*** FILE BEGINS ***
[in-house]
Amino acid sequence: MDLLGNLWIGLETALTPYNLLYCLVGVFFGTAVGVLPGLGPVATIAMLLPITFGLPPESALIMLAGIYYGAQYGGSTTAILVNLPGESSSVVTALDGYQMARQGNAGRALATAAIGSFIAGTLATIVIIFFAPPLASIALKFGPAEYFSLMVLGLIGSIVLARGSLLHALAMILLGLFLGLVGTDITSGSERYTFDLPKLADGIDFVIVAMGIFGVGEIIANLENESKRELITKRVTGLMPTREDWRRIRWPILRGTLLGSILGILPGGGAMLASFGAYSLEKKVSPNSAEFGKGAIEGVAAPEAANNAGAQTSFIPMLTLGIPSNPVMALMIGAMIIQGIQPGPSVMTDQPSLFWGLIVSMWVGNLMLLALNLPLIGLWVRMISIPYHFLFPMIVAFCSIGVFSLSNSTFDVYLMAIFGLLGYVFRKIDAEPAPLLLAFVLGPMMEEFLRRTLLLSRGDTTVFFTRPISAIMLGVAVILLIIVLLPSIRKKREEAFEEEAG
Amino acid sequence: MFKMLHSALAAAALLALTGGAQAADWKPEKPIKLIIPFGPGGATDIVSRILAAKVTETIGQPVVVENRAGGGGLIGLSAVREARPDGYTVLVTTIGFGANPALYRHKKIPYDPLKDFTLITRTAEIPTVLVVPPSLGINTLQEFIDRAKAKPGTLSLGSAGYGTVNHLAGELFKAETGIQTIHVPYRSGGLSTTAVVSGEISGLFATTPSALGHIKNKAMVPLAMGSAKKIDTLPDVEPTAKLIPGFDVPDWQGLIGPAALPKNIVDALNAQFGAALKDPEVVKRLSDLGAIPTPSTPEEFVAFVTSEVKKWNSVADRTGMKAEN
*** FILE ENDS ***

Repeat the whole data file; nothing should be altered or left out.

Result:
[in-house]
Amino acid sequence: MDLLGNLWIGLETALTPYNLLYCLVGVFFGTAVGVLPGLGPVATIAMLLPITFGLPPESALIMLAGIYYGAQYGGSTTAILVNLPGESSSVVTALDGYQMARQGNAGRALATAAIGSFIAGTLATIVIIFFAPPLASIALKFGPAEYFSLMVLGLIGSIVLARGSLLHALAMILLGLFLGLVGTDITSGSERYTFDLPKLADGIDFVIVAMGIFGVGEIIANLENESKRELITKRVTGLMPTREDWRRIRWPILRGTLLGSILGILPGGGAMLASFGAYSLEKKVSPNSAEFGKGAIEGVAAPEAANNAGAQTSFIPMLTLGIPSNPVMALMIGAMIIQGIQPGPSVMTDQPSLFWGLIVSMWVGNLMLLALNLPLIGLWVRMISIPYHFLFPMIVAFCSIGVFSLSNSTFDVYLMAIFGLLGYVFRKIDAEPAPLLLAFVLGPMMEEFLRRTLLLSRGDTTVFFTRPISAIMLGVAVILLIIVLLPSIRKKREEAFEEEAG
Amino acid sequence: MFKMLHSALAAAALLALTGGAQAADWKPEKPIKLIIPFGPGGATDIVSRILAAKVTETIGQPVVVENRAGGGGLIGLSAVREARPDGYTVLVTTIGFGANPALYRHKKIPYDPLKDFTLITRTAEIPTVLVVPPSLGINTLQEFIDRAKAKPGTLSLGSAGYGTVNHLAGELFKAETGIQTIHVPYRSGGLSTTAVVSGEISGLFATTPSALGHIKNKAMVPLAMGSAKKIDTLPDVEPTAKLIPGFDVPDWQGLIGPAALPKNIVDALNAQFGAALKDPEVVKRLSDLGAIPTPSTPEEFVAFVTSEVKKWNSVADRTGMKAEN